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Feb 07, 2012

Spotlight on Congenital Heart Defects

Support for patients with congenital heart disease.

Did you know that congenital heart defects are the most common type of birth defect, affecting nearly 40,000 infants each year? They are also the leading cause of infant mortality in the United States, costing roughly $1.4 billion nationally in medical costs each year. Fortunately, with increased awareness and prevention, we have the power to reduce the impact of congenital heart defects on the lives of infants and adults. Not only has research has helped patients with congenital heart defects live longer, with about 1 million adults currently living with this condition, but it has also helped further prevention through weight maintenance, diabetes control, quitting smoking, taking folic acid and avoiding drug use.

Are you or someone you know affected by or living with congenital heart disease? Here are some resources we hope you’ll find helpful.

CHD Family Information Pack

Mended Little HeartGuide

CDC's Five Facts about Congenital Heart Defects

Related

Deborah Flaherty-Kizer is CardioSmart

Deborah Flaherty-Kizer was born with a heart defect. Instead of allowing her condition to limit her, she regularly challenges herself physically and serves as a mentor to other heart patients.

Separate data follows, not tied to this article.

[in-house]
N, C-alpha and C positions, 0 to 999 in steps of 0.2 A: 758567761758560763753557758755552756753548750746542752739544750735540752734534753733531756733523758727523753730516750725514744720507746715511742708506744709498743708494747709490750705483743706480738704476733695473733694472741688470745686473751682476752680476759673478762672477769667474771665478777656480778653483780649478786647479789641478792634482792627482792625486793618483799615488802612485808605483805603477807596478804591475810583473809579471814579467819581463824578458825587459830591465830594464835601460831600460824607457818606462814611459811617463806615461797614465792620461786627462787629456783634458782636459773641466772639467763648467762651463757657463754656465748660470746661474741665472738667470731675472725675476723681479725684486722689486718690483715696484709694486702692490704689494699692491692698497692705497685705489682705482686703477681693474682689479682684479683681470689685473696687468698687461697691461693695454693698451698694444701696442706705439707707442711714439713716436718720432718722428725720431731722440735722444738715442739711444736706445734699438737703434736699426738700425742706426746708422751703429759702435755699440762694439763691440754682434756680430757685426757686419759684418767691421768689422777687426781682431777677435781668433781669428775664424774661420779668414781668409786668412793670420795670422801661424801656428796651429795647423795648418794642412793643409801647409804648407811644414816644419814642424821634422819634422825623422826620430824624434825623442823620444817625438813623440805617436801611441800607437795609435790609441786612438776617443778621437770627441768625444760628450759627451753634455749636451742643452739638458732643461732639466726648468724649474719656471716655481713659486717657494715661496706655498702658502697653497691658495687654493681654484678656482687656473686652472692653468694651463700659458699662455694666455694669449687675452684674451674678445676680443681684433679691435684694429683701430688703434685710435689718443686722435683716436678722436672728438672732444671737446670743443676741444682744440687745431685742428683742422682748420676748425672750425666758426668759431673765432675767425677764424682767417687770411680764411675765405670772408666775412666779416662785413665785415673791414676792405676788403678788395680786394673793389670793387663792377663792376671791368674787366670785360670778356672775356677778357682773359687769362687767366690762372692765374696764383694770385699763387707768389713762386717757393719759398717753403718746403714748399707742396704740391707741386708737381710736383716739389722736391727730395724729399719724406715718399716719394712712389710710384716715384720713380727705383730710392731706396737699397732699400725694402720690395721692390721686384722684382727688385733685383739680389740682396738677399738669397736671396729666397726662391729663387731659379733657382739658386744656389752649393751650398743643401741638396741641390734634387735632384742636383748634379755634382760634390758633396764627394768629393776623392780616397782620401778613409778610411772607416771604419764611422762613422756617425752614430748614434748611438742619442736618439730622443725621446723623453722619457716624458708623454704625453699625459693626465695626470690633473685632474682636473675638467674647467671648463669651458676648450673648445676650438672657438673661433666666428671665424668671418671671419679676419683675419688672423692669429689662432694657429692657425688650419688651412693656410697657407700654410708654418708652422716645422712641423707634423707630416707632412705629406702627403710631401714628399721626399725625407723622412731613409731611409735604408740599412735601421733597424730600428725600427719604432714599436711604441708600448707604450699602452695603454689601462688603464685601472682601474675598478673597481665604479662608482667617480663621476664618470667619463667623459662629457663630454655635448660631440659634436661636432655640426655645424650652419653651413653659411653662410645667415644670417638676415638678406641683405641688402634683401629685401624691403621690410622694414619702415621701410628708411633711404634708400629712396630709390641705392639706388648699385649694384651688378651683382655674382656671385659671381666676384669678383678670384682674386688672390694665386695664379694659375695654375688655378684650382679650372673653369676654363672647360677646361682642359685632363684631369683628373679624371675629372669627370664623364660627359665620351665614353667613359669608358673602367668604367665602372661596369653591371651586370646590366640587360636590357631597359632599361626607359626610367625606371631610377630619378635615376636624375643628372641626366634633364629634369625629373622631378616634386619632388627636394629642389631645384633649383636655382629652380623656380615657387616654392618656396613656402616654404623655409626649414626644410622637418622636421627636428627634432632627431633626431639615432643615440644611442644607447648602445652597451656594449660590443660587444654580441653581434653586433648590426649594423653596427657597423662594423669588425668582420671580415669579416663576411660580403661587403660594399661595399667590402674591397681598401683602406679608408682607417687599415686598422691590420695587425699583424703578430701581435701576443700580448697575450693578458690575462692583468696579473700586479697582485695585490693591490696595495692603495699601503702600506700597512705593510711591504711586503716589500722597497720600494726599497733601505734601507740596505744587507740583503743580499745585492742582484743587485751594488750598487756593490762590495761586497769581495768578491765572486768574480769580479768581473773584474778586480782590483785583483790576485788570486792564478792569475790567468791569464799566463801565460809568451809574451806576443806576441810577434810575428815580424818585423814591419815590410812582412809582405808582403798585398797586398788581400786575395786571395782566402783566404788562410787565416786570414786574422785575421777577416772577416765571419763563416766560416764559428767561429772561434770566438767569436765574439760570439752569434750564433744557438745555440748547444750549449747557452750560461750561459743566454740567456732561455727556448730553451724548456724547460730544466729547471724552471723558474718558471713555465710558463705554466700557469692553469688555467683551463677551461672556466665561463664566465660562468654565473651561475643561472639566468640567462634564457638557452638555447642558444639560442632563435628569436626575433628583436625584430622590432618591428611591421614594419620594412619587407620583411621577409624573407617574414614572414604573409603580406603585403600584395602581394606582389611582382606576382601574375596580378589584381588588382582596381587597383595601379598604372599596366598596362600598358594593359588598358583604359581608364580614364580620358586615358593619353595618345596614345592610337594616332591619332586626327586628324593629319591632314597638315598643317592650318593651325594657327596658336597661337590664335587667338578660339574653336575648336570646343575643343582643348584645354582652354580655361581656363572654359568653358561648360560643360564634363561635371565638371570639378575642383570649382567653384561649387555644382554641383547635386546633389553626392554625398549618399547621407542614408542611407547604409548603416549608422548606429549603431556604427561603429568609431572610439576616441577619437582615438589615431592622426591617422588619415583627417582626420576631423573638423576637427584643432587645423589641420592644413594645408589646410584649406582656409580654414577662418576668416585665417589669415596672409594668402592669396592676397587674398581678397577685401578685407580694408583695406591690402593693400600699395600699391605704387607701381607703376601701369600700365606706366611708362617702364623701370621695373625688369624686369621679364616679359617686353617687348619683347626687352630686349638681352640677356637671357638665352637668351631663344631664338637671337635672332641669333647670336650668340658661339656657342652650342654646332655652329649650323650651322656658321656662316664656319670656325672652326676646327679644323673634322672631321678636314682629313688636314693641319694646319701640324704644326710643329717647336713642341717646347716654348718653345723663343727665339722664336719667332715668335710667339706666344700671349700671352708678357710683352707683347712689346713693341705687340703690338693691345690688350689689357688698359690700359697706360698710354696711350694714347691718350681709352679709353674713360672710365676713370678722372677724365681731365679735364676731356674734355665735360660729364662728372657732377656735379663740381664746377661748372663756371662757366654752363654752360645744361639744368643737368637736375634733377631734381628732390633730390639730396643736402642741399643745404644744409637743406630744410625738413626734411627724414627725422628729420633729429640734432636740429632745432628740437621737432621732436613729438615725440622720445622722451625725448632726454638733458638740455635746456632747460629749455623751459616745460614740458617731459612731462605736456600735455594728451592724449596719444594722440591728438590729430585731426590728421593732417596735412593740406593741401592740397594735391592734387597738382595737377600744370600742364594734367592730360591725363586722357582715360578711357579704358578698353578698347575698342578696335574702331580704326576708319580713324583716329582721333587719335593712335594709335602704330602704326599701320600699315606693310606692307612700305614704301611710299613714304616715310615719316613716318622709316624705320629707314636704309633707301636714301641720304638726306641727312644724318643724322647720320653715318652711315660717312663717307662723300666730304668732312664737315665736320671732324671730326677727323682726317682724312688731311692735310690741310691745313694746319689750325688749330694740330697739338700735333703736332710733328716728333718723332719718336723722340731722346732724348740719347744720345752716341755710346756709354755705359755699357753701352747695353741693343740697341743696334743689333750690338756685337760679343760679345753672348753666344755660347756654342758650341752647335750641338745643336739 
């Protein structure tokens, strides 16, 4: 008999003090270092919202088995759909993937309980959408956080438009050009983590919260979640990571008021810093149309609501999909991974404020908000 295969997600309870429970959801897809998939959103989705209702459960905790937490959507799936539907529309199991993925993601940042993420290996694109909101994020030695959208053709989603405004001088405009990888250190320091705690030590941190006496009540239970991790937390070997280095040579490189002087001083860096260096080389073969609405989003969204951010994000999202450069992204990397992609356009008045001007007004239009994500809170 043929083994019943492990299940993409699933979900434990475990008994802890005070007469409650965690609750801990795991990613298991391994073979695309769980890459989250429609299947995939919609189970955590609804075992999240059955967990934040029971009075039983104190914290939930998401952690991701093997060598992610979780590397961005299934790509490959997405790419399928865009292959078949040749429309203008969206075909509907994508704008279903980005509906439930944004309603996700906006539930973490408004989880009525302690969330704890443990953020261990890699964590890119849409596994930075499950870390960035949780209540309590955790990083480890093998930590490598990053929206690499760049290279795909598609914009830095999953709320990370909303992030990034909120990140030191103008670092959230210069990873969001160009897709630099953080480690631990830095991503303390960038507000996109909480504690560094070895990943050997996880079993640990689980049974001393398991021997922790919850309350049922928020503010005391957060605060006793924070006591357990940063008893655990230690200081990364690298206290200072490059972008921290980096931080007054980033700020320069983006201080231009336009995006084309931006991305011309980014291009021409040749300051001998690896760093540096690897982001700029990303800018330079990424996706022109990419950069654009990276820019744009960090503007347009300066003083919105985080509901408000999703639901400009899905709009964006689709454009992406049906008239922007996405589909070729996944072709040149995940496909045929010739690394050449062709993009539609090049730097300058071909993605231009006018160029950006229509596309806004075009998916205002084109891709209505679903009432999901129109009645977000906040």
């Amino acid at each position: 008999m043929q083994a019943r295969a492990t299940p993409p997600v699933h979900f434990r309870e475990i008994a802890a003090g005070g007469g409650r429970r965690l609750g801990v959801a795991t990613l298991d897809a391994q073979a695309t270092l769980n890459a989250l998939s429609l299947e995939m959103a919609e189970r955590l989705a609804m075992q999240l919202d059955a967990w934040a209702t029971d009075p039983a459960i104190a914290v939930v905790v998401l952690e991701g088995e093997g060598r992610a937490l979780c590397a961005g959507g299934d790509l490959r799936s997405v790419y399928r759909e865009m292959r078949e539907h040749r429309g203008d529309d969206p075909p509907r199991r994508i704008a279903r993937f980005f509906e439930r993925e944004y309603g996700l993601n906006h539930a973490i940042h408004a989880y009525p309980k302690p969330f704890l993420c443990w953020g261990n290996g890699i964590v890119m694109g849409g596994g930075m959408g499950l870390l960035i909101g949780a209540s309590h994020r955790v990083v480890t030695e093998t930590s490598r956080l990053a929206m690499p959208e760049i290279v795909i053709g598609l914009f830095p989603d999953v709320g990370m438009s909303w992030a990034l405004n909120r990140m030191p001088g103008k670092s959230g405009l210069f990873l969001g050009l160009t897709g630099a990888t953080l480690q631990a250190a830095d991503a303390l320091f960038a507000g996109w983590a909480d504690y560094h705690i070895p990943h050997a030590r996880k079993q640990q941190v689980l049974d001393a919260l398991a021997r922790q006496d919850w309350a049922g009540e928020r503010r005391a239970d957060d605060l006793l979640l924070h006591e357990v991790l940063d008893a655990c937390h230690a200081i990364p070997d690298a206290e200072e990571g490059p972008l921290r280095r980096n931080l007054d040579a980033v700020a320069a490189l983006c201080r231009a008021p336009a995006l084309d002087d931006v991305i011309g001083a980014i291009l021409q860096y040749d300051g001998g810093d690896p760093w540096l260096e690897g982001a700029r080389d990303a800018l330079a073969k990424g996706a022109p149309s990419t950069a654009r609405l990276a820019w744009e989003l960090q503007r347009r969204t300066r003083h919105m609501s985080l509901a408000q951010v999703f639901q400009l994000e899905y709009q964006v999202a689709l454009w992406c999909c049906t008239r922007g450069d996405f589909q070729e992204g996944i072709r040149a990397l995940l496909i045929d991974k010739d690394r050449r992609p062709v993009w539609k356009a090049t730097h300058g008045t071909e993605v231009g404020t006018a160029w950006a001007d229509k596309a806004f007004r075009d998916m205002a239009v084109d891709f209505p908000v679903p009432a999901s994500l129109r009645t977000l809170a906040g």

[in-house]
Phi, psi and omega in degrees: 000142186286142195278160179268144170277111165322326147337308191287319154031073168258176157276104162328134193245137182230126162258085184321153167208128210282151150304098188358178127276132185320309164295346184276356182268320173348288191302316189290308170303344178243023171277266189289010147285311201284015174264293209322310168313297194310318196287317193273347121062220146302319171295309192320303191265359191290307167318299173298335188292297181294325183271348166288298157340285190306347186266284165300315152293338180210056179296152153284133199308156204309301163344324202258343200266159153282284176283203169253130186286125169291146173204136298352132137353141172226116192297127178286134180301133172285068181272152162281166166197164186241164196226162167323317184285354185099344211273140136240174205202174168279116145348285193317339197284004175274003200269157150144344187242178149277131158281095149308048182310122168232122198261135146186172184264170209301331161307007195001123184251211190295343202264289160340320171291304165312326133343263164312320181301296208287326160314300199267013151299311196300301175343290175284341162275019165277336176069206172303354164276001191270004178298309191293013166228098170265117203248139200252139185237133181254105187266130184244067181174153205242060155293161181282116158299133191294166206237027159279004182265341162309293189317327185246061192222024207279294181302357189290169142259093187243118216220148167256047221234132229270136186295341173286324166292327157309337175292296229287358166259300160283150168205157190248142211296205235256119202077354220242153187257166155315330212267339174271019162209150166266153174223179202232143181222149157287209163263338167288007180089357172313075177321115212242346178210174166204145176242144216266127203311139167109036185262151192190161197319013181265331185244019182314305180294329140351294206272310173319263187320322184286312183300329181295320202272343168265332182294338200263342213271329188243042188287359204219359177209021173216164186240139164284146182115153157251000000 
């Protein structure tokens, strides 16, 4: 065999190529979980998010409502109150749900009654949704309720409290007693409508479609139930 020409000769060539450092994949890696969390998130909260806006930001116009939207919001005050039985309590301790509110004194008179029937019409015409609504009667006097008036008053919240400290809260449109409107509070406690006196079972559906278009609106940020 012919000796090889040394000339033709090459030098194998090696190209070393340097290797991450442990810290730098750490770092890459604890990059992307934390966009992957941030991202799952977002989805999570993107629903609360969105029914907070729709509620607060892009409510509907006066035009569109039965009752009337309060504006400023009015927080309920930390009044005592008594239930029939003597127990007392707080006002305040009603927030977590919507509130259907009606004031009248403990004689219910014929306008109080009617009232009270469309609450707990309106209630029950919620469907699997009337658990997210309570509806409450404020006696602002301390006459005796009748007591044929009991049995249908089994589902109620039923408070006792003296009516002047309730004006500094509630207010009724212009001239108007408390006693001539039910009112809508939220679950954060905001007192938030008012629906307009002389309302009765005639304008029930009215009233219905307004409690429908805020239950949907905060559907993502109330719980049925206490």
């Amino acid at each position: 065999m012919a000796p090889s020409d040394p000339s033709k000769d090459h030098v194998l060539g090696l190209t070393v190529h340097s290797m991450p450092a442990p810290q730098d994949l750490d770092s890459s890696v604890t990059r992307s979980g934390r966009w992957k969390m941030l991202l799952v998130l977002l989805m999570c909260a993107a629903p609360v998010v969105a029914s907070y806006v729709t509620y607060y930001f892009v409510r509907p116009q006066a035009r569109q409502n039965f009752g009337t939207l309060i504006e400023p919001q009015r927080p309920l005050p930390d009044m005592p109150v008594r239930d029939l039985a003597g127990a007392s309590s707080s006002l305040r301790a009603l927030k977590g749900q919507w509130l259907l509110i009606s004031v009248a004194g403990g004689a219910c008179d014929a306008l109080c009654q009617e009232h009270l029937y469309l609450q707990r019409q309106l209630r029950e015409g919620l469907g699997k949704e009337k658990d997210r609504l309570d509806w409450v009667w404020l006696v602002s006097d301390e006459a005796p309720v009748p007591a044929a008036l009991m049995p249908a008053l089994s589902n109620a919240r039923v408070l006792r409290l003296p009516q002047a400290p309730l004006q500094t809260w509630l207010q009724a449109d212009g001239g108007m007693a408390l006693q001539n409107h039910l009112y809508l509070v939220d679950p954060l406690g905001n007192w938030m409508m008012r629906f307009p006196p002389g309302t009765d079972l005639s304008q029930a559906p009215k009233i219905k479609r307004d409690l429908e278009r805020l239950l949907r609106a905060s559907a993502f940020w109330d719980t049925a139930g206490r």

Robby's Story: Tetralogy of Fallot

Robby Motta was born with Tetralogy of Fallot—four defects within his heart. Eight years later, Robby is an active second-grader.

Rudy Wilson Galdonik is CardioSmart

Born with an atrial septal defect, Rudy Wilson Galdonik learned early on that while she couldn't control her physical limitations, she could control how she approached her heart condition. 

Sports May Be Safe for Children with Long QT Syndrome

Contrary to current guidelines, exercise may not be problematic for children with this congenital heart condition.

Those Born with Heart Defects Living Longer, Healthier Lives

A recent scientific statement highlights the importance of managing heart defects in older adults.